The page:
Vicenza Soldiers Liberty Ride-Normandy-France 06-2010
Image by US Army Africa
Photos by Sgt. 1st Class Marco Ortizshaemaker
D-Day Ride: Normandy bike trek motivates Vicenza’s WTU troops
By Rick Scavetta, U.S. Army Africa
VICENZA, Italy – Two Soldiers from Caserma Ederle’s Warrior Transition Unit pedaled through a 400-kilometer bike ride recently in Normandy – a feat they said has marked progress toward personal recovery.
Spc. Joshua Grant and Spc. Joshua Doyle were among the hundreds of bicyclists on the “Liberty Trail” ride – a three-day tour across the Cotentin Peninsula where U.S. troops fought in June 1944, during World War II.
Cyclists from several U.S. military communities in Europe participated in the ride, that coincided with June 6 memorial observances of D-Day – the Allied landings along the Norman coast. Although the ride was recreational – meaning non-competitive – it was nonetheless challenging for participants.
“I found something out about myself along the way,” said Doyle, 27 of Syracuse, NY. “There were times when I wanted to quit, but I didn’t. I either dug deep or found encouragement from other riders.”
Following church services in Périers, the ride began. Along the way, riders paid homage to Soldiers who fought and died among the hamlets and hedgerows. Cheering crowds lined roads near Sainte-Mère-Église and other towns along the route. The group stopped for ceremonies at war memorials.
At Utah Beach, where the 4th Infantry made its landing, cyclists carried flags of allied forces during a memorial service. Grant was asked to carry a European Union flag.
“It was humbling, standing there on the beach, thinking those guys had to cross more than 200 meters of sand to the enemy gun positions,” Grant said.
Grant, 27 of Raleigh, NC, served with the 1st Battalion, 503rd Infantry in Afghanistan in 2007. Grant has cycled for years. In fact, he is often pumping his way around Vicenza’s hills, logging up to 100 kilometers a ride, up to four times a week.
Still, since Afghanistan, Grant often felt he was unable to do things like this before, he said. Long rides through the same countryside where U.S. Soldiers battled German troops, gave Grant something to focus upon and in turn, motivated him to continue toward his goal of racing in triathlons. The challenge was both mental and physical, Grant said.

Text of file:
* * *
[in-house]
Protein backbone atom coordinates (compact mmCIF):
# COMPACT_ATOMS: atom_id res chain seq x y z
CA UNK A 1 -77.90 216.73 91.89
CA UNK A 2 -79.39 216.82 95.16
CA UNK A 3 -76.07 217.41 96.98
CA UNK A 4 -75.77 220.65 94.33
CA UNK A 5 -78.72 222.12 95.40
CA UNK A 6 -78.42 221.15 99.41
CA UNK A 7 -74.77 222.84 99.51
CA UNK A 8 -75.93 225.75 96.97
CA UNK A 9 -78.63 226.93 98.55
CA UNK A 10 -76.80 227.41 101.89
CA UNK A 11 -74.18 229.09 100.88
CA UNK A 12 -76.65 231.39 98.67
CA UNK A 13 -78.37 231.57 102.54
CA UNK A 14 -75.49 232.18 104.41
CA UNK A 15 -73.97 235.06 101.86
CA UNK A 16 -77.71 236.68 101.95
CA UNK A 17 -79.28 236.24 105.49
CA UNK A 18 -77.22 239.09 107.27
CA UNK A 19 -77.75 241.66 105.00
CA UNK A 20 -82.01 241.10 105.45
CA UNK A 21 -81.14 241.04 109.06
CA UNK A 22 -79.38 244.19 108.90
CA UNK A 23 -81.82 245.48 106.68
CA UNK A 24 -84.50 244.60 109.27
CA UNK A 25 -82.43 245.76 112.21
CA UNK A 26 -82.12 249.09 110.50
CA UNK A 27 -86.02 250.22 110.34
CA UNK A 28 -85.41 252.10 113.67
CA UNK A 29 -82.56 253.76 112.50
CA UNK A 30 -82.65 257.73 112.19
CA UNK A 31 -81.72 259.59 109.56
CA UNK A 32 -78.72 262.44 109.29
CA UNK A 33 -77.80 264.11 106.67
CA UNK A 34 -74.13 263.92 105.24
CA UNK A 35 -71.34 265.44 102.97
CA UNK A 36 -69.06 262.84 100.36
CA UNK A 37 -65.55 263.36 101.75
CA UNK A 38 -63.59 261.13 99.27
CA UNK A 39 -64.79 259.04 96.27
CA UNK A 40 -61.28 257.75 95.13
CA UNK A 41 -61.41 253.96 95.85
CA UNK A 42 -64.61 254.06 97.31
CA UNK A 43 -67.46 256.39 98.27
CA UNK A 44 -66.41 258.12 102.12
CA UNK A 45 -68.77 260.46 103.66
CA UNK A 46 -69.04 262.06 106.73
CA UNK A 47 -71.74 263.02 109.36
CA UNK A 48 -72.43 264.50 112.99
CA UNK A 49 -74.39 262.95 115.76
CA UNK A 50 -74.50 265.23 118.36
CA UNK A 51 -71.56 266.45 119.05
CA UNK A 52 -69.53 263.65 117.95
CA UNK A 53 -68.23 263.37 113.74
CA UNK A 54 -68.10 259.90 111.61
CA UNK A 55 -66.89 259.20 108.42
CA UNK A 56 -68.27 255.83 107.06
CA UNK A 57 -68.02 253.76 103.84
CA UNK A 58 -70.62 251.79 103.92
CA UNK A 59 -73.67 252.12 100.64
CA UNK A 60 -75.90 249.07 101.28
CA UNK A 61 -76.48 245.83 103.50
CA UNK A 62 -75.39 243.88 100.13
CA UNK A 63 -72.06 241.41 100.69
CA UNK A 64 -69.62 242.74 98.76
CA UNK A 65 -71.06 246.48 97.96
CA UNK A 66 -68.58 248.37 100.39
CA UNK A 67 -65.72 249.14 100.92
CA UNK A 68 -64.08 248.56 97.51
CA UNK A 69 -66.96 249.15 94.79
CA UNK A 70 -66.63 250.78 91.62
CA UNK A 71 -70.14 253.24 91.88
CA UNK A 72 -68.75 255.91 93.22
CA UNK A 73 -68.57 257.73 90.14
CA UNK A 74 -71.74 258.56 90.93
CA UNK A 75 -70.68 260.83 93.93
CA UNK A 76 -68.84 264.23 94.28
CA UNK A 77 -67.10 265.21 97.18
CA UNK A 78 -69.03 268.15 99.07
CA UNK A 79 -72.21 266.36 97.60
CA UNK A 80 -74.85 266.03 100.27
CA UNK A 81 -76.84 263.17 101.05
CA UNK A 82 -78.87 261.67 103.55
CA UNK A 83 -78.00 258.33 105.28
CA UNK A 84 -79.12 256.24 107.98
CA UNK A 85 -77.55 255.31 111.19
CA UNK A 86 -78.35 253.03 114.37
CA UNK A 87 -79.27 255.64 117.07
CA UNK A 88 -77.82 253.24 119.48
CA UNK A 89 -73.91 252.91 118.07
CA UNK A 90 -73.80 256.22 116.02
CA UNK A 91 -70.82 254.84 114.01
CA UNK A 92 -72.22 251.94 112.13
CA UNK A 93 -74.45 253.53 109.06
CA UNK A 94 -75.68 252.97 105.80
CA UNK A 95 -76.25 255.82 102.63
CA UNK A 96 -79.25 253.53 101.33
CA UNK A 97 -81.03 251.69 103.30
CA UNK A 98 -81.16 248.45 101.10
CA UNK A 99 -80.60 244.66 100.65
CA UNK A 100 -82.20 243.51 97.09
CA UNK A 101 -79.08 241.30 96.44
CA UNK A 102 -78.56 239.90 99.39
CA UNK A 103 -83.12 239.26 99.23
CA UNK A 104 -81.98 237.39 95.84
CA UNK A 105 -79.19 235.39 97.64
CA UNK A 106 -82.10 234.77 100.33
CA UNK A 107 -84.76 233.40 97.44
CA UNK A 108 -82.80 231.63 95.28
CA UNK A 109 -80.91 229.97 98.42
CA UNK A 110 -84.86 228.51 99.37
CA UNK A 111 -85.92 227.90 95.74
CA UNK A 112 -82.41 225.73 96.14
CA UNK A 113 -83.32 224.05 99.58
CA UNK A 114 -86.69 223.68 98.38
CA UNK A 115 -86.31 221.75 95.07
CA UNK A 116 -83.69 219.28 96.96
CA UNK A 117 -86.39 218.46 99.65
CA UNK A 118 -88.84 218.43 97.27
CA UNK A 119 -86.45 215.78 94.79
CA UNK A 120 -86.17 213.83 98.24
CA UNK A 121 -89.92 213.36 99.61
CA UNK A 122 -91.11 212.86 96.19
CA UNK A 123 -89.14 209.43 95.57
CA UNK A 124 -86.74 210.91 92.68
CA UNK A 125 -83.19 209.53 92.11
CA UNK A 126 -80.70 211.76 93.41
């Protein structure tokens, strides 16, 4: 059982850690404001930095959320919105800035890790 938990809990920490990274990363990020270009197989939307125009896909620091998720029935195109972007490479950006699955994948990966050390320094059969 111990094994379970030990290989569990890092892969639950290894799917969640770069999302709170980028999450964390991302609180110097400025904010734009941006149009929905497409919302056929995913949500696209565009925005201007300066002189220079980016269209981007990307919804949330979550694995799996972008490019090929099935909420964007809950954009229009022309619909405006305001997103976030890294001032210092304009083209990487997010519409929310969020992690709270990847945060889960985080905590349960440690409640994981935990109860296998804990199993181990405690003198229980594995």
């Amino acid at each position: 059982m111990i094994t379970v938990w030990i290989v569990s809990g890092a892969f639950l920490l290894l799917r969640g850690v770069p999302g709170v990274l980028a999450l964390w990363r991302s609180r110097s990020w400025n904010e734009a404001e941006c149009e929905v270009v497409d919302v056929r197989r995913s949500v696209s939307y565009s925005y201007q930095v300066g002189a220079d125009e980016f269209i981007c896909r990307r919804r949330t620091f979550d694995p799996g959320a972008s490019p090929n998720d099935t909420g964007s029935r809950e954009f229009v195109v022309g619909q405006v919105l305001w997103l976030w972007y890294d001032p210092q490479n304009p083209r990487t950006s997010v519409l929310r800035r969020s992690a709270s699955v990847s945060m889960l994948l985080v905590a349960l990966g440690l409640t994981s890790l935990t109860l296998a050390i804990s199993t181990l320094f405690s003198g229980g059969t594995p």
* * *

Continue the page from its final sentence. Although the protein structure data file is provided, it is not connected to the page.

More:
“It was a perfect opportunity to increase my time on the bike,” Grant said. “I proved to myself that I’m not just a guy who can’t do anything. I definitely know now that I can pursue whatever I want and finish it.”
Maj. Dan. Kolva, a U.S. Army Africa officer who also went on the ride, found himself inspired by the WTU Soldiers.
“Both Grant and Doyle did really well,” said Kolva, who has been cycling for several years. “It was inspiring to see these guys take this on.”
The Army began creating WTUs in 2007, to support Soldiers requiring focused care to heal from wounds – both physical and mental – sustained while serving in uniform. While assigned to the WTU, Soldiers have one mission – to heal.
Sgt. 1st Class Marco Ortizshaemaker, 44, never rode such a long way. But the WTU squad leader went to support his Soldiers, he said.
“I had no riding experience. It seemed like a challenging thing to do,” Ortizshaemaker said. “It was!”
More than 30 people from U.S. military communities in Europe took part. Each day’s route was roughly 130 kilometers, broken up into four legs. They would stop for a snack or lunch along the way.
At times, the route pushed Doyle to his limit, he said. Doyle served with the 25th Infantry Division in Afghanistan and Iraq. He was assigned to the WTU eight months ago. One day at Caserma Ederle’s post office, Doyle saw the ride advertised in the Outlook, the weekly garrison newspaper. What first seemed like a good reason to visit France, turned into a personal challenge.
By the time he sent in his ride application, reality hit Doyle. He had no riding experience. He borrowed a WTU loaner bike and hit the pavement. At Caserma Ederle’s fitness center, Doyle would log from 30 to 90 kilometers on the stationary bike daily.
After serving downrange, Doyle said he felt he’d lost some self esteem. Being part of the WTU has helped, especially the support from the staff, he said. The ride in Normandy has solidified his resolve.
“This ride gave me back some confidence in myself, that I can do this sort of thing again,” Doyle said.